© 2022 St. Louis Public Radio
Play Live Radio
Next Up:
Available On Air Stations

Missouri could lose $2 million with education tracking lapses


Kansas City, MO – The state of Missouri could lose about $2 million in federal money unless it does a better job of tracking the qualifications of some teachers.

The U.S. Department of Education is ordering Missouri, Hawaii, Utah and Washington to submit new plans to meet requirements under the No Child Left Behind law.

The law requires all states to have core academic classes taught by instructors who are considered "highly qualified." That means they need a bachelor's degree, a state teaching license and proven competence in all subjects they teach.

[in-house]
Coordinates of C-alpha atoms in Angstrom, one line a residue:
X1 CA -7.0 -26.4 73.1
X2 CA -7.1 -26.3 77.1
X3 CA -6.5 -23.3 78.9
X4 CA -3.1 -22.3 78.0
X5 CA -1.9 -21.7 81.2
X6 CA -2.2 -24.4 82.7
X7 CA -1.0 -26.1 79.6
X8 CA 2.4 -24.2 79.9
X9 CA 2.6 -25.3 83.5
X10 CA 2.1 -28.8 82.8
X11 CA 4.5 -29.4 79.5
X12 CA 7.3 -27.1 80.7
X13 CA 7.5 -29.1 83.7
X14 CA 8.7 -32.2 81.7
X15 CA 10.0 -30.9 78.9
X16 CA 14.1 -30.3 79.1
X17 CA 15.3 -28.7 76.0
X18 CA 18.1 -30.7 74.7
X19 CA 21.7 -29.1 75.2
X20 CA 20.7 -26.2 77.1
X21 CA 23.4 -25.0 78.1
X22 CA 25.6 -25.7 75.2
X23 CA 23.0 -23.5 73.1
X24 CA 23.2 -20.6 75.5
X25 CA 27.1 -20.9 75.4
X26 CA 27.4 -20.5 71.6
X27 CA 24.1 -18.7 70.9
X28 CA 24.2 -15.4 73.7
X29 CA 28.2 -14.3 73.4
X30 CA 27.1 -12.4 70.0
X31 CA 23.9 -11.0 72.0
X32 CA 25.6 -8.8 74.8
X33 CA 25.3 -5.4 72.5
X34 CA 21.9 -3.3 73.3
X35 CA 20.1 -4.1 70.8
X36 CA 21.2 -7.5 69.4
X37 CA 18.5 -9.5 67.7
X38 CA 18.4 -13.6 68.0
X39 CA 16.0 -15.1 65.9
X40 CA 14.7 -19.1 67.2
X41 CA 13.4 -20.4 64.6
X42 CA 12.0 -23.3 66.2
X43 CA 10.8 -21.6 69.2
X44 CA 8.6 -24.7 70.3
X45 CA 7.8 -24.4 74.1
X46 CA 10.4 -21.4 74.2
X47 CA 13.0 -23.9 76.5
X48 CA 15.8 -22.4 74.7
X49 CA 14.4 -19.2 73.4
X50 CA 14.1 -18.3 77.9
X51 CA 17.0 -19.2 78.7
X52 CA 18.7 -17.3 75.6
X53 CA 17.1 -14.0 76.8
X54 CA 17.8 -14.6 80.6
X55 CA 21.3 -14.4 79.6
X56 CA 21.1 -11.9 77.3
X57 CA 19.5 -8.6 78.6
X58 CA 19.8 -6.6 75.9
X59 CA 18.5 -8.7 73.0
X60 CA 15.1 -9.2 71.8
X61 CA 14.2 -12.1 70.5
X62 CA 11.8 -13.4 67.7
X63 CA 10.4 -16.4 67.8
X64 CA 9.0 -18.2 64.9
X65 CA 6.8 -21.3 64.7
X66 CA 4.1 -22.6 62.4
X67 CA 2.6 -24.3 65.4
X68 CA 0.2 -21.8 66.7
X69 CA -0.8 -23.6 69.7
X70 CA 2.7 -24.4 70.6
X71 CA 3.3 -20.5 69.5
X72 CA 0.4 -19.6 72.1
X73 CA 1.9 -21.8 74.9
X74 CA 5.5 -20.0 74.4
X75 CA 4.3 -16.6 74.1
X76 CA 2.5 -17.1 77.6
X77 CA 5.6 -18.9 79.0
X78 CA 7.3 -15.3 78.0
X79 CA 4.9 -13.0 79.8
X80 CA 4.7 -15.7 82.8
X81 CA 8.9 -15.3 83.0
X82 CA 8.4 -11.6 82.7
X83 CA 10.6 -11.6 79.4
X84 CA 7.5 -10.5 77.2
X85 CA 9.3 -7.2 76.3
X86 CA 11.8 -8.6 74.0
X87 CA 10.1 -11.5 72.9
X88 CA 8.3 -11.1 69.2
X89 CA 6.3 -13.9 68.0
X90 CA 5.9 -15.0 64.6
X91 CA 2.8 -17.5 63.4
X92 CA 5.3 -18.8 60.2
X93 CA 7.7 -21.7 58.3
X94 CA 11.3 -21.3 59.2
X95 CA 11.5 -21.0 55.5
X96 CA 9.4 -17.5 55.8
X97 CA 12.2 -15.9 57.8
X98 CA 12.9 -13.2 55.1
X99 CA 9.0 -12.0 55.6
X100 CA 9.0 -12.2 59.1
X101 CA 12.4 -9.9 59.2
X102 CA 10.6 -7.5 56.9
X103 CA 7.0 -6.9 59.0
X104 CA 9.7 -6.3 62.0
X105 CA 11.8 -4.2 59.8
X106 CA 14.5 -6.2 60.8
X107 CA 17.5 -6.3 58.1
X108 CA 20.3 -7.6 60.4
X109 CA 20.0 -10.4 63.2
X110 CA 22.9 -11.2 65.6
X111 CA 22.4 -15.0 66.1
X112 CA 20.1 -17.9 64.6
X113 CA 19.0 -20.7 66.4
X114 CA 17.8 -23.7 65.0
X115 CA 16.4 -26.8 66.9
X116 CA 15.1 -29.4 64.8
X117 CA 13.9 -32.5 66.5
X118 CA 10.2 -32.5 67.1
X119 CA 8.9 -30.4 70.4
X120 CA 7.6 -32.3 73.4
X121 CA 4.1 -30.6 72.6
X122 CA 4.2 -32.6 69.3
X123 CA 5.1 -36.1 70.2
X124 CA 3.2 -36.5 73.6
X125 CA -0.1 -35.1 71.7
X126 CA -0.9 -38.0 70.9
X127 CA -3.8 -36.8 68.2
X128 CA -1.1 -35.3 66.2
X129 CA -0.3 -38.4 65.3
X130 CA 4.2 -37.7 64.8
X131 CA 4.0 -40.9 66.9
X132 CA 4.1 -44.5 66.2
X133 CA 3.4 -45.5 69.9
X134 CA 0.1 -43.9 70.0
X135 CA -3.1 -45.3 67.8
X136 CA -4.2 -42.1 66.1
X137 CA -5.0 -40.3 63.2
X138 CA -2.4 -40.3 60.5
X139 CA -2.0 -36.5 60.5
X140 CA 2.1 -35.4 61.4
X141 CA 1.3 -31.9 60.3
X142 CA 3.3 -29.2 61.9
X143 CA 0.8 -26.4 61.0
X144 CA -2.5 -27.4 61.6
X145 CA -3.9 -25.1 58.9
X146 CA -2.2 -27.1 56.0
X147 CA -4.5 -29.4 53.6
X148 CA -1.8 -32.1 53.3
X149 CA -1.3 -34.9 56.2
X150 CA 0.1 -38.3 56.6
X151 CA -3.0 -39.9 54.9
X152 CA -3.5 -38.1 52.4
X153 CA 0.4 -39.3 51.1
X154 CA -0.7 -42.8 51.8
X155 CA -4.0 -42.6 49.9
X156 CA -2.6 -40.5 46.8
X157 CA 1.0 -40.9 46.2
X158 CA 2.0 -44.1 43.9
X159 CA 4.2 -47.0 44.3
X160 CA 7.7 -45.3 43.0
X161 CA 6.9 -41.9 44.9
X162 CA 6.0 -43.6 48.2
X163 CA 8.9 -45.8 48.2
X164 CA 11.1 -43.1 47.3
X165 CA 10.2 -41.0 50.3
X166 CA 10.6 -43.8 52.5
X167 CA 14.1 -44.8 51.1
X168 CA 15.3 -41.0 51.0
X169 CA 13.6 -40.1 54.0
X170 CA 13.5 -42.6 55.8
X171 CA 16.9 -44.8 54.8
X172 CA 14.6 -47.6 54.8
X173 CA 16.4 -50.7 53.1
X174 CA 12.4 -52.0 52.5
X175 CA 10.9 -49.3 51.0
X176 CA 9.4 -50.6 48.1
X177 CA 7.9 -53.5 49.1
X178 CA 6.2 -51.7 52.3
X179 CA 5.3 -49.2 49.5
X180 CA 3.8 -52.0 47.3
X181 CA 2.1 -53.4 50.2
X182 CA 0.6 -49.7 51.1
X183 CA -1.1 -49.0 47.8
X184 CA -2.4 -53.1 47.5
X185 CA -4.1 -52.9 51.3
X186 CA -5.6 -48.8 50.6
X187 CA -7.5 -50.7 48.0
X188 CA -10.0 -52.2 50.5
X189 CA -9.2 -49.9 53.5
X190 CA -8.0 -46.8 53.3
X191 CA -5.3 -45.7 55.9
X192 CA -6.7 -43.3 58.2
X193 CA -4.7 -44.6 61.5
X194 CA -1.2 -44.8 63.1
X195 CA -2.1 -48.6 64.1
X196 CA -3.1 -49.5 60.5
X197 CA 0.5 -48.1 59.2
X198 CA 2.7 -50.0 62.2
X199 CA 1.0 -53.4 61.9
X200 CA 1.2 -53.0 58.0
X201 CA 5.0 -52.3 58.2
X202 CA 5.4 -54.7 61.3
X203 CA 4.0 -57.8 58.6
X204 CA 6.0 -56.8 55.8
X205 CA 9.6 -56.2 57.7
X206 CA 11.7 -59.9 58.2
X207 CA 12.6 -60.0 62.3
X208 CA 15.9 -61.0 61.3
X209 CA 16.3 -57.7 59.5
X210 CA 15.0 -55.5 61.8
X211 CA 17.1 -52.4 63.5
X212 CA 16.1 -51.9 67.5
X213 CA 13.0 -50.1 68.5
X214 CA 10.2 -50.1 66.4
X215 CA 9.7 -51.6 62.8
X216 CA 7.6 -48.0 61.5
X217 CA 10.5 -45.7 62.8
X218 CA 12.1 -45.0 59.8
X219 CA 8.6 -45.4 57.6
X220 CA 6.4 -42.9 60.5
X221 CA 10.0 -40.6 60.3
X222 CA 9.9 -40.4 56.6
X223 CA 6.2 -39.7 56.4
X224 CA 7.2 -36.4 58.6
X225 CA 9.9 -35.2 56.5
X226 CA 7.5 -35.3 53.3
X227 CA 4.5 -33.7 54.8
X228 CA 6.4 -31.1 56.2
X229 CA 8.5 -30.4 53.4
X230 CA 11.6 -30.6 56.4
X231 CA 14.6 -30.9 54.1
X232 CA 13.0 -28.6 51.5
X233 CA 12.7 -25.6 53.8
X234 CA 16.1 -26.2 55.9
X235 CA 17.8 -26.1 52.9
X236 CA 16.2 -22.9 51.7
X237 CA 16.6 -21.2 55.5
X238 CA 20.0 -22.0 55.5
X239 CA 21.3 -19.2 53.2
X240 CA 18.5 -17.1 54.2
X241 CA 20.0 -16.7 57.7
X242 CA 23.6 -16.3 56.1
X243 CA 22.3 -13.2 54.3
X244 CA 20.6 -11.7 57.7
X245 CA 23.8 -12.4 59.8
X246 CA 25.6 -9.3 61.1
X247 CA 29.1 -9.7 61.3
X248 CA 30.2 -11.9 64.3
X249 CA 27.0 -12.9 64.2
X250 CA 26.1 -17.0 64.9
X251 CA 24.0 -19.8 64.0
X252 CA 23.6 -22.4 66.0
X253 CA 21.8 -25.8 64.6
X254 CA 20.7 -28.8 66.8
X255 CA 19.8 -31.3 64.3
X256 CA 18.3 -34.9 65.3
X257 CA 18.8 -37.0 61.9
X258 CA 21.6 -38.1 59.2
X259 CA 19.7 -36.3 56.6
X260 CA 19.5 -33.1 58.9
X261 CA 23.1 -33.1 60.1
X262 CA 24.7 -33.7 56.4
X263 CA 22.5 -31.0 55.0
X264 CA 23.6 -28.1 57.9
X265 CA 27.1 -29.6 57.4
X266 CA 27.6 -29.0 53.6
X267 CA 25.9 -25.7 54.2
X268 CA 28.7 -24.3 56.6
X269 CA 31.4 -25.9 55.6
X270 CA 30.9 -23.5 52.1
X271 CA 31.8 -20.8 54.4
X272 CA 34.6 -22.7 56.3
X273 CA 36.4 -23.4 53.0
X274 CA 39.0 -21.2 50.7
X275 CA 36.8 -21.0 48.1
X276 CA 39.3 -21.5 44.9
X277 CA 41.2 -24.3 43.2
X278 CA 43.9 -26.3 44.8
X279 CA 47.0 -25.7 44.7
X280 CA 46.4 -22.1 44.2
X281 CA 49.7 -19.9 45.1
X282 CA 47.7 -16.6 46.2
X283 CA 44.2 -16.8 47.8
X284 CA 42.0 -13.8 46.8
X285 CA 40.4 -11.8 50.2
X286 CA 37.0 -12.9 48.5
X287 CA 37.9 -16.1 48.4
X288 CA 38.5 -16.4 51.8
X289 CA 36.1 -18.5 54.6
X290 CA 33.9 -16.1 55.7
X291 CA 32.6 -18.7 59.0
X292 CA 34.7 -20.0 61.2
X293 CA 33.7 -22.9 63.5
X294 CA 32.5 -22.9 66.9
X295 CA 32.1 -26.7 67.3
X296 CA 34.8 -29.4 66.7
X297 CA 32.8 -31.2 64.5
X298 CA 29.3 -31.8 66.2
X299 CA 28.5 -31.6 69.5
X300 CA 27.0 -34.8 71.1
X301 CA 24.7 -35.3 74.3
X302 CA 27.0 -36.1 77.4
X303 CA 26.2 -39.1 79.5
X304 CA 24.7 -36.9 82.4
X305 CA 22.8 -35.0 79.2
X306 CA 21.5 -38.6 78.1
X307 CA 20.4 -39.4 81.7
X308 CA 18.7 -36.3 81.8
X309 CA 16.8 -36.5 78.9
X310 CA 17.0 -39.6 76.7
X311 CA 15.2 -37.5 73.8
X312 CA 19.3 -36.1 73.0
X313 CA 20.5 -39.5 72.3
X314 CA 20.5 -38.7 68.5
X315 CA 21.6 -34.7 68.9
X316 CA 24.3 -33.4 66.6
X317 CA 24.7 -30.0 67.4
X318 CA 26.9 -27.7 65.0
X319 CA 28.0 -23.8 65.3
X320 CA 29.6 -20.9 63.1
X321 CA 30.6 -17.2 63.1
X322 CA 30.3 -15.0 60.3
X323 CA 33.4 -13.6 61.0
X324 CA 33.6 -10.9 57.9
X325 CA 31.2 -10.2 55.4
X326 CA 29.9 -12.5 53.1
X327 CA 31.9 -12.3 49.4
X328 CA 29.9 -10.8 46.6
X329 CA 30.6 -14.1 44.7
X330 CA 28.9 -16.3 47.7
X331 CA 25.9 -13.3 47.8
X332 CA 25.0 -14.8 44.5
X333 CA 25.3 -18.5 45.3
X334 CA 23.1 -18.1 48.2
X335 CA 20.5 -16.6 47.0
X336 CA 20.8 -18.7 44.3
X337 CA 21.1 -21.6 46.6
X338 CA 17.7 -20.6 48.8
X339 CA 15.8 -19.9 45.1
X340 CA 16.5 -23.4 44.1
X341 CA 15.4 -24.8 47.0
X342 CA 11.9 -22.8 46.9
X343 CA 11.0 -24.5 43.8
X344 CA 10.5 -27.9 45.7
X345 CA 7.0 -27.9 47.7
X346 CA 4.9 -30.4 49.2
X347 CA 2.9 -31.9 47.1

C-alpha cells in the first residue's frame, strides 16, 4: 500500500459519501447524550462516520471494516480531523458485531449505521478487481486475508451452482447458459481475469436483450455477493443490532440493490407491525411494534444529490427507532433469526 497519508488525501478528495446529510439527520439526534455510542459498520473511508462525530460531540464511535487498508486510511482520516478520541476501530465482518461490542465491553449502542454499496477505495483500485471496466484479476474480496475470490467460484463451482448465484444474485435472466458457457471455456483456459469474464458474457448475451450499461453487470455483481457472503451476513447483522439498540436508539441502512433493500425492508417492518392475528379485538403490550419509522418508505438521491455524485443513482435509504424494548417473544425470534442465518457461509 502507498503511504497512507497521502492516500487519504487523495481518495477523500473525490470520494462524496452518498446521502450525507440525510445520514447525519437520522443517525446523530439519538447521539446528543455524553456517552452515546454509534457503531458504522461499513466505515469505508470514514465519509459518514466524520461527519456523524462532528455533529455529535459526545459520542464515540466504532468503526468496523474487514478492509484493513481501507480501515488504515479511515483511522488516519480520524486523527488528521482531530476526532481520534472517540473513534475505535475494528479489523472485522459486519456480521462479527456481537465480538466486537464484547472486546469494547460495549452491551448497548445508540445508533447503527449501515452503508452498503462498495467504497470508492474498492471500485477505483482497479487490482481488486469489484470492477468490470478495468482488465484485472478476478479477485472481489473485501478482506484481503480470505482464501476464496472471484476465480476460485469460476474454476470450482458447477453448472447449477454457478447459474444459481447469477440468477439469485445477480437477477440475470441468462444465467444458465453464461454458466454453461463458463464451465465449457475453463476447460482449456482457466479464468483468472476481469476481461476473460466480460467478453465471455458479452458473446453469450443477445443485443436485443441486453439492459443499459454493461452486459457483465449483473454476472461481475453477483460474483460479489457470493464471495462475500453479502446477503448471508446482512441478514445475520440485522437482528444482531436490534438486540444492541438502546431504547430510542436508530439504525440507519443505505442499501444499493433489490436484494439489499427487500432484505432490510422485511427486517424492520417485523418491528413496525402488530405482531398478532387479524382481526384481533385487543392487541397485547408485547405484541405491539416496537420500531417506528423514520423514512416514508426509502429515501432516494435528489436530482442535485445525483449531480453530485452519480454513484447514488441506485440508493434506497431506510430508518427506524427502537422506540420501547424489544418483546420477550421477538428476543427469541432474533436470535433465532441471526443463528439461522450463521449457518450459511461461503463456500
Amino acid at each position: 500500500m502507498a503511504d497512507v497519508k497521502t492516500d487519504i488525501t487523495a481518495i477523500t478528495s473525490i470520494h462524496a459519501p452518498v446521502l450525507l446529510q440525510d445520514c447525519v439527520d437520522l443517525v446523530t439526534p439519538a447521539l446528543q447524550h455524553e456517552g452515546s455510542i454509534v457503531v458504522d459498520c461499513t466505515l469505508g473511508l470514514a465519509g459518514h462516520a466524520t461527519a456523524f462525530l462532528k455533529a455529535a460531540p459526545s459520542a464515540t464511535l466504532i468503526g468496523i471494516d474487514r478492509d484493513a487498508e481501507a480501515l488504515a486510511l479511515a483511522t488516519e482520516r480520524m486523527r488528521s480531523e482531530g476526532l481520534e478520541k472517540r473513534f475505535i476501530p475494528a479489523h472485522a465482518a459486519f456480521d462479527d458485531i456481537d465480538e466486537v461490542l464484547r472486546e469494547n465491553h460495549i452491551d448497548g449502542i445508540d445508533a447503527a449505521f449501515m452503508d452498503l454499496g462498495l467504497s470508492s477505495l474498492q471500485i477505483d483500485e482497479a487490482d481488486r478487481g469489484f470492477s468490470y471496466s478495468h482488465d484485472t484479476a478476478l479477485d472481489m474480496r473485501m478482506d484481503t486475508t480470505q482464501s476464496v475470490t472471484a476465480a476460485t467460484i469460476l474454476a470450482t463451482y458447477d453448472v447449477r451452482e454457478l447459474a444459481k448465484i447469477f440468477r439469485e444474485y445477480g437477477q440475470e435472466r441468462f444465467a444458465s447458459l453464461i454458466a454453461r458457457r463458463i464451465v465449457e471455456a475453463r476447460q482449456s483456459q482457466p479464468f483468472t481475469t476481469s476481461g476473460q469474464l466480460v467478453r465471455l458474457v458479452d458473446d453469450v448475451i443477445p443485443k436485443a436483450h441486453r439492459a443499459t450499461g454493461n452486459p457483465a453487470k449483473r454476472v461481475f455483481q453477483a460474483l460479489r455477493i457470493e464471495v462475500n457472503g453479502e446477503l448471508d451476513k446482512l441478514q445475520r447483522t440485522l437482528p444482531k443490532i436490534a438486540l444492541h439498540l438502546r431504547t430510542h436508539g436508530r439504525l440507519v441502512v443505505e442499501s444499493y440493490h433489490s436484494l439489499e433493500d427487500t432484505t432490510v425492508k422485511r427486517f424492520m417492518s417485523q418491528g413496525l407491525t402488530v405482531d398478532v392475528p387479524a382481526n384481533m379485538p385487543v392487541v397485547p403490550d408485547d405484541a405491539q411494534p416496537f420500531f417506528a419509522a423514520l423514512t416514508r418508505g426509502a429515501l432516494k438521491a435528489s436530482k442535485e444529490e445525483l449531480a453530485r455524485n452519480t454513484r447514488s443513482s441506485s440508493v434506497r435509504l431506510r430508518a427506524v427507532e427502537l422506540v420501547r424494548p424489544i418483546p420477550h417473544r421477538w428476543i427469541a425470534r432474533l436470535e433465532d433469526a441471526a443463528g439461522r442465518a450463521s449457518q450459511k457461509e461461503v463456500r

A spokesman for the Missouri Department of Elementary and Secondary Education says the state hasn't provided enough information on about 16,000 teachers who were certified before 1988.

The four states have until November first to revise their teacher plans.


Send questions and comments about this story to feedback@stlpublicradio.org.